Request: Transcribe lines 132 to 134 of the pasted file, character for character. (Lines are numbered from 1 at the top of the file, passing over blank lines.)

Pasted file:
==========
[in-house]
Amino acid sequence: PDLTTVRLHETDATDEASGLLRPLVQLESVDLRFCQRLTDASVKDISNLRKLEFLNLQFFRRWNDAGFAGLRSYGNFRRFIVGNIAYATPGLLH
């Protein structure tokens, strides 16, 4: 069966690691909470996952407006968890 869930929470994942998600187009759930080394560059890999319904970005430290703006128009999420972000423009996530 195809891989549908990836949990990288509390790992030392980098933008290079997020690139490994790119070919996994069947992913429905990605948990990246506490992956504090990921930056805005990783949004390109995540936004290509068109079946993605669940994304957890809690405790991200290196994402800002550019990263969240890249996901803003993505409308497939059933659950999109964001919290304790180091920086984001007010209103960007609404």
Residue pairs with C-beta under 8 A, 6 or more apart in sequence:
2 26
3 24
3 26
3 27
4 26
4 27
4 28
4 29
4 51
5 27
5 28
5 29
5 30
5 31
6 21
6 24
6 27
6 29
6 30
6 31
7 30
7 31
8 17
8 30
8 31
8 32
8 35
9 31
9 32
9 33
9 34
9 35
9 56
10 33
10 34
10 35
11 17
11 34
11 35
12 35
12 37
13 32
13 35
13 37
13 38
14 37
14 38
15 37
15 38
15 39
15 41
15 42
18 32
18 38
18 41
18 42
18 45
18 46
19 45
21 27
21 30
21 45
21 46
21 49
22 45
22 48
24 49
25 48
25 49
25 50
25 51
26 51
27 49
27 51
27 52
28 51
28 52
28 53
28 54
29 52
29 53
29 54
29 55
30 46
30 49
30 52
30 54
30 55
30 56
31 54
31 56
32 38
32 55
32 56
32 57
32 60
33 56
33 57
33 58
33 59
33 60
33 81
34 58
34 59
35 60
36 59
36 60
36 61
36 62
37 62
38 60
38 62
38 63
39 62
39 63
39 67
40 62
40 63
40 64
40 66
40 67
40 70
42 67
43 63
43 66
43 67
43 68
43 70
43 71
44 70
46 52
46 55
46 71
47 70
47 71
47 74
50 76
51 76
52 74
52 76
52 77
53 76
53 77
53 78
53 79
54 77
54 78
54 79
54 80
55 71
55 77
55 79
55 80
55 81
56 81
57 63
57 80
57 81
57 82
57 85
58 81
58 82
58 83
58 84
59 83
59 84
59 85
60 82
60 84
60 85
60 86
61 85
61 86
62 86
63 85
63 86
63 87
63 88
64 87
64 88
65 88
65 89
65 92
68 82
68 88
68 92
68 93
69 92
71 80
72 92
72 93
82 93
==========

43 70
43 71
44 70